But in there they stumbled one time to if they want to adapt and they when they left the government employs classification at one point they became too aggressive about expanding and they almost they really did go broke. So there's changes going on all the time and it's going on with all of our businesses and we want managers that are thinking about about change and what can or can change and what's going to be needed for their business model of the future. And we know we know they're not going to look the same five or 10 years from now. I mean BNSF something as basic as railroads is looking back at LNG for its locomotives everything is going to change. Our businesses generally deal from strength and they're generally not subject to rapid change but they're all subject to change and of course slow change can be much harder to perceive and can lead you to sleep easier sometimes the more rapid changes the stress is clearly inside. So I would say in answer to that question a I will make mistakes in the future. I mean that's guaranteed. We do not make anything like the company decisions that will ever cause us real anguish. That just doesn't happen at Berkshire. But you're not going to make a lot of decisions without making some significant mistakes. Occasionally they work out very well. Charlie and I and Sandy got Essman in 1966 bought it department store in Baltimore. Now there's probably nothing dumber than buying a department store in the mid 1960s. There were four department stores on the corner of Howard and Lexington Street in Baltimore in 1966 and none of them are there. And the number one store hustlers went broke a little later than our store went broke.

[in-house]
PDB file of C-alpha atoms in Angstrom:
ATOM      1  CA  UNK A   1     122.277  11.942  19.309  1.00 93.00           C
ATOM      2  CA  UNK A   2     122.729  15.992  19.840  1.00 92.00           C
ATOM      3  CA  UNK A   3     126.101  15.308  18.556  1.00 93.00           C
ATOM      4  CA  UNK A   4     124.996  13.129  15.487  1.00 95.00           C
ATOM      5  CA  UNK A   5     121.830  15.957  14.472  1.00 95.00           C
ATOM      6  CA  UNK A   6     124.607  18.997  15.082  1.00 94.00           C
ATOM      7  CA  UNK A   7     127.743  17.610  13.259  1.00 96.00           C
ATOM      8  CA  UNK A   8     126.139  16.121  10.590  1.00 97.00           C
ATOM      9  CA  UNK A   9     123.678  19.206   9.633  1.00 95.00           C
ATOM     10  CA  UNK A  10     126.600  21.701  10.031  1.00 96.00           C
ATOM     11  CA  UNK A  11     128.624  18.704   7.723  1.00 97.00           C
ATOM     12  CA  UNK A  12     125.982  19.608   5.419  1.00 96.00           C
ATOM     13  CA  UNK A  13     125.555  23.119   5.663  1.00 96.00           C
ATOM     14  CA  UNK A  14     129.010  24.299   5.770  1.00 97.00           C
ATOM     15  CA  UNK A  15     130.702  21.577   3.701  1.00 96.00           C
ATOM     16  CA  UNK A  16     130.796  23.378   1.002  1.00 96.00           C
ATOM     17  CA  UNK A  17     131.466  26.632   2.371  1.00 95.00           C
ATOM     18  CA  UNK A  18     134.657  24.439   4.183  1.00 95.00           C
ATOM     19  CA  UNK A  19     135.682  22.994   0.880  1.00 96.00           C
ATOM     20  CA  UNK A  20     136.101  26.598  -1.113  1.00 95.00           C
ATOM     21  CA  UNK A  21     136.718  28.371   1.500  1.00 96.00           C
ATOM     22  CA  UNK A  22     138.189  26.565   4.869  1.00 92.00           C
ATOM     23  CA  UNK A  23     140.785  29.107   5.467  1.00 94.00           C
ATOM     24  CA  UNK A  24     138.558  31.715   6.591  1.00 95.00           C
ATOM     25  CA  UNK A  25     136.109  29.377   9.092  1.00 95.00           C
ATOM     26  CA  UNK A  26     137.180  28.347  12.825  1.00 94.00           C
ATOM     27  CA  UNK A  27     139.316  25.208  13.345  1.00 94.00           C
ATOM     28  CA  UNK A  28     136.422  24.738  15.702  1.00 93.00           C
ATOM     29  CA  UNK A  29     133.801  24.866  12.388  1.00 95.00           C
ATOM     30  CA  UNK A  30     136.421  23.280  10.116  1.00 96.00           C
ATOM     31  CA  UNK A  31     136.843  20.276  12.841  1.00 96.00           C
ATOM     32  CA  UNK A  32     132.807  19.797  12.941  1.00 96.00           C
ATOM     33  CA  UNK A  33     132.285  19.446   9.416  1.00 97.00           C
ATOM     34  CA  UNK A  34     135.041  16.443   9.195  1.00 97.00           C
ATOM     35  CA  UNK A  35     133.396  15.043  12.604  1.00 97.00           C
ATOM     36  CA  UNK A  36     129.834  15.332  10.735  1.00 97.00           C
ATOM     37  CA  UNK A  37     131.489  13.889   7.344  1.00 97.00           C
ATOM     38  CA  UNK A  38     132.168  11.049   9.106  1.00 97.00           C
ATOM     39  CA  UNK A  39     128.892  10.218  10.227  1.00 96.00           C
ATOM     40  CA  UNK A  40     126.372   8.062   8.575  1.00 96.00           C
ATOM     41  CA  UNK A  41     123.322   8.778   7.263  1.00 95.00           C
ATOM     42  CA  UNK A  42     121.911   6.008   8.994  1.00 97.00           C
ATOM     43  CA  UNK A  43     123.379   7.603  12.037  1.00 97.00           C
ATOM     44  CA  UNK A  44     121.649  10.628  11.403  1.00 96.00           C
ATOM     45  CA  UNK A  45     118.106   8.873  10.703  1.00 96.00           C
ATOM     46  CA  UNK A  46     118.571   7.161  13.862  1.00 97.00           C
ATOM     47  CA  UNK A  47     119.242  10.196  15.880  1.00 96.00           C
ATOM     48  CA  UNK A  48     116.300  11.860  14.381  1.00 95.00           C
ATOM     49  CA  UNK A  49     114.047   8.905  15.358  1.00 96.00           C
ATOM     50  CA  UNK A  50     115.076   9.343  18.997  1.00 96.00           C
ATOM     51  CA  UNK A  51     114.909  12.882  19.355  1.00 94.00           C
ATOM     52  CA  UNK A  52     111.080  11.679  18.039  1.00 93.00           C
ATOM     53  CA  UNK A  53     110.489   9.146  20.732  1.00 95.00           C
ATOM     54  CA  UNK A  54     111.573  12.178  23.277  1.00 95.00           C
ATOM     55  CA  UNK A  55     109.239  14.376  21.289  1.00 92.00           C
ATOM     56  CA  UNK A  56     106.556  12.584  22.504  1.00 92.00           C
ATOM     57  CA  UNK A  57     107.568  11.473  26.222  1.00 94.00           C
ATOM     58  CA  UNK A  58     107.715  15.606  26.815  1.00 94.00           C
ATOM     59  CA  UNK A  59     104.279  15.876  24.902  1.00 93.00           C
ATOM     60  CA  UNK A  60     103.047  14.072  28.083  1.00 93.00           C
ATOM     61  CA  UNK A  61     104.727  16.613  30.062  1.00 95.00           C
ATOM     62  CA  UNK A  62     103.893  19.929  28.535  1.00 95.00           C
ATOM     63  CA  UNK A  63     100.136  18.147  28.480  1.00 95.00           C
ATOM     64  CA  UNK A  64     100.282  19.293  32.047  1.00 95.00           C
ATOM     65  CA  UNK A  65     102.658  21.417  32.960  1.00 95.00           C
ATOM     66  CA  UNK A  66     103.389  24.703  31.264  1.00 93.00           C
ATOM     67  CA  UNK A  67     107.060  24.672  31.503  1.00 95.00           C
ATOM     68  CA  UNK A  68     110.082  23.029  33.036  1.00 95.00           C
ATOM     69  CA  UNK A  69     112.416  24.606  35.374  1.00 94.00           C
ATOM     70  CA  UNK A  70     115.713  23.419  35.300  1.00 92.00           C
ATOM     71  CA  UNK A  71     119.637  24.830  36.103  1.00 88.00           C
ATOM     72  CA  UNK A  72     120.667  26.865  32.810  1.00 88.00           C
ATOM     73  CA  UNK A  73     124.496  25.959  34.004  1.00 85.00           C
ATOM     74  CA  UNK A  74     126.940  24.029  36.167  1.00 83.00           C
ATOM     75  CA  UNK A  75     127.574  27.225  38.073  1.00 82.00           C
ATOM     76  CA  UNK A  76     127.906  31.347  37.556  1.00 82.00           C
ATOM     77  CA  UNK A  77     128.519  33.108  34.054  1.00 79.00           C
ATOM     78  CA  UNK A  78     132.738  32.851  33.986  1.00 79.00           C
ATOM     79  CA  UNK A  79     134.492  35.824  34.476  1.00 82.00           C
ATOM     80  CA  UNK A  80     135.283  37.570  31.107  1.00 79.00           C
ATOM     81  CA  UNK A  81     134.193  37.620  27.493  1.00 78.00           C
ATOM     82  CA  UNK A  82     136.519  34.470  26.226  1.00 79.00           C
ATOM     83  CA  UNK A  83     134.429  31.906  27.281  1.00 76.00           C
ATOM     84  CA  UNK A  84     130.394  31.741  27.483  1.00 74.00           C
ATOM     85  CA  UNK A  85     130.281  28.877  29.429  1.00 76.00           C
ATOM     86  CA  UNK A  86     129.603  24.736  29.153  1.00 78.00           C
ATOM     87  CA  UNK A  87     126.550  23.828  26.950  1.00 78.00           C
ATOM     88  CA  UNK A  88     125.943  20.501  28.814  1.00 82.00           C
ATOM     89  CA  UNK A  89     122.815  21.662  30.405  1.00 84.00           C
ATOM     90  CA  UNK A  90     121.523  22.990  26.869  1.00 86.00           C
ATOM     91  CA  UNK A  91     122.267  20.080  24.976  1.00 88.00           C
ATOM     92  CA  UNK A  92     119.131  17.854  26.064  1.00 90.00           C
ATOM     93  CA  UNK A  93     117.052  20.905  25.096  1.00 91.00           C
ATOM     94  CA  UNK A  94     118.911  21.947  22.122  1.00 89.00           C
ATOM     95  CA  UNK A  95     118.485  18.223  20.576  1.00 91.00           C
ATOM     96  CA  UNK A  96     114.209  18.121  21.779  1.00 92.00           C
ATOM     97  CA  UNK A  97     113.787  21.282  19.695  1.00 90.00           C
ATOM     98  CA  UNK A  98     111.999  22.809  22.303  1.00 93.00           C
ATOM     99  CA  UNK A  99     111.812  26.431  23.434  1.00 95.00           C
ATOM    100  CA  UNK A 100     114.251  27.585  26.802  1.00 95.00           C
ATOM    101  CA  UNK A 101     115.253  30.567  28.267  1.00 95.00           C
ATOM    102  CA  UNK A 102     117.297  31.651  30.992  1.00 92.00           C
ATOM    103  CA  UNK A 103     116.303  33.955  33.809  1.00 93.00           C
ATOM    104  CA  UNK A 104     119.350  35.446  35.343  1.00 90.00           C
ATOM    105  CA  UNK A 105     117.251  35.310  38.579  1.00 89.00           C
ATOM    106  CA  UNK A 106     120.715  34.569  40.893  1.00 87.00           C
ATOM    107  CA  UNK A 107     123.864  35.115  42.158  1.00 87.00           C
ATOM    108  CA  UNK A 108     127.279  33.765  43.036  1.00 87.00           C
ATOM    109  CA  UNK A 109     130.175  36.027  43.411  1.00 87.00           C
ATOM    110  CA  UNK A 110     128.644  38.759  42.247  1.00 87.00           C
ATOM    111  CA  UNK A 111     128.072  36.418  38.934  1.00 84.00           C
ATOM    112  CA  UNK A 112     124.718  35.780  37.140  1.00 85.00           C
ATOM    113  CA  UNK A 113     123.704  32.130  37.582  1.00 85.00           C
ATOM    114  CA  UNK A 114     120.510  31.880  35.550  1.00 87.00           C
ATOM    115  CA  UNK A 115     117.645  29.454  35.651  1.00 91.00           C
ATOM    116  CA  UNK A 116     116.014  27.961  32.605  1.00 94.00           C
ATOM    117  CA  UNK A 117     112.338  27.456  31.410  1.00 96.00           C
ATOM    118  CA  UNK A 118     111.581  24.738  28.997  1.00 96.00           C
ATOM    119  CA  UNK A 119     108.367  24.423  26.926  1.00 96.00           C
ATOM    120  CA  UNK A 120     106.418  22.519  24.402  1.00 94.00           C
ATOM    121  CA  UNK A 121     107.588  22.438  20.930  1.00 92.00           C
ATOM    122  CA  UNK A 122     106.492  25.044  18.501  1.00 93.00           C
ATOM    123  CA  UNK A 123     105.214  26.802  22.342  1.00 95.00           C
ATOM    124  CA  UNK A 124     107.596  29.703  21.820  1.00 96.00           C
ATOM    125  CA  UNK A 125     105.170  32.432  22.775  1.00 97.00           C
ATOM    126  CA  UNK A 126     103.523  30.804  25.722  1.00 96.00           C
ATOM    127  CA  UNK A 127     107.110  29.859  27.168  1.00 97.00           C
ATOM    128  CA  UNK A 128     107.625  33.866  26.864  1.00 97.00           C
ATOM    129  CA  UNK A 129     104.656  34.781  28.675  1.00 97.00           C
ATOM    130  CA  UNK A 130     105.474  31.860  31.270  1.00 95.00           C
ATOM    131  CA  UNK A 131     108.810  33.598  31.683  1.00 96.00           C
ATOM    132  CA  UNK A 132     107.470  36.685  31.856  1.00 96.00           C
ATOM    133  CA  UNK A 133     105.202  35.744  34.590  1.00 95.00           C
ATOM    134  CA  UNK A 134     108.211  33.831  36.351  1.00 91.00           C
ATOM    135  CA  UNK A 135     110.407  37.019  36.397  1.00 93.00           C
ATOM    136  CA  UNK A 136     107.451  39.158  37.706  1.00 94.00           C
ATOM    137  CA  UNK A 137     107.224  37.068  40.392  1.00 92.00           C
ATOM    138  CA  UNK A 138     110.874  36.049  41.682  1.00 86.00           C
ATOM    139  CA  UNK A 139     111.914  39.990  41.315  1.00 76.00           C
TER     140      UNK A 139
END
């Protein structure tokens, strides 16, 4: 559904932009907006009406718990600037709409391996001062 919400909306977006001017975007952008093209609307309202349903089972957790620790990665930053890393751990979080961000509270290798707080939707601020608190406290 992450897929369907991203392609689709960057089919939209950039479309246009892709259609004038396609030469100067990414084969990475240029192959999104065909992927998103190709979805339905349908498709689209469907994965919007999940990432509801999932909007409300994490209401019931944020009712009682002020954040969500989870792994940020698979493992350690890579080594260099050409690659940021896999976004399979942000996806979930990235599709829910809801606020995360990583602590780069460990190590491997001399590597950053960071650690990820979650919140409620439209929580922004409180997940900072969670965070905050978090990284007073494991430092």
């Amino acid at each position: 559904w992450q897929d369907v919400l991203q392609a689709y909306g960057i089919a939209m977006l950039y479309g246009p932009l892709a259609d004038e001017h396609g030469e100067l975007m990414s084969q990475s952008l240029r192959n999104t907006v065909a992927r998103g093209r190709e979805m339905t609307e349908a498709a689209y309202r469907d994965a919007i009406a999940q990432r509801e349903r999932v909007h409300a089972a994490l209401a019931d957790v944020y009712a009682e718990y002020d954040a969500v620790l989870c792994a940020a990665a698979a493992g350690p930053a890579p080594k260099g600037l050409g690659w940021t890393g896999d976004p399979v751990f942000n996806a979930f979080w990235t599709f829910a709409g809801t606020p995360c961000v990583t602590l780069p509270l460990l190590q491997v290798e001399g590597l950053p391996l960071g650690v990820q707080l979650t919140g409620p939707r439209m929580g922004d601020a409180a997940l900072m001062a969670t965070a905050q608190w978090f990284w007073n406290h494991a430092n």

But fortunately Sandy did a great job of selling it. So the six million dollars invested in that department store became worth about 45 billion in Berkshire Hathaway stock as we did other things with the money as we went along. So you do have to be you have to be very alert to what is going on in your businesses and we want our market managers to do that. But actually it's something that Charlie and I and our directors are going to think about as well as our managers. TURLEY Yeah I spoke earlier about the desirability of removing your ignorance piece by piece. There's another trick just scrambling out of your mistakes and we've been quite good at both and it's enormously useful magine Bircher a textile mill sure to go broke because power costs and New England are about twice as high as they were DVA Comfrey of Scheurer fail to department store and a trading stamped shirt to be forced out of business by a change in mode. Out of that comes Berkshire Hathaway. Talk about scrambling out of mistakes I think we might have done if we had a better start. Yeah the point was driven home to me by my great grandfather started at your door here and Armont 1869 and my grandfather was running it in 1929 and he wrote My uncle who was going to be running it with him. And the letter started out as a 1929 the day of the change store is over.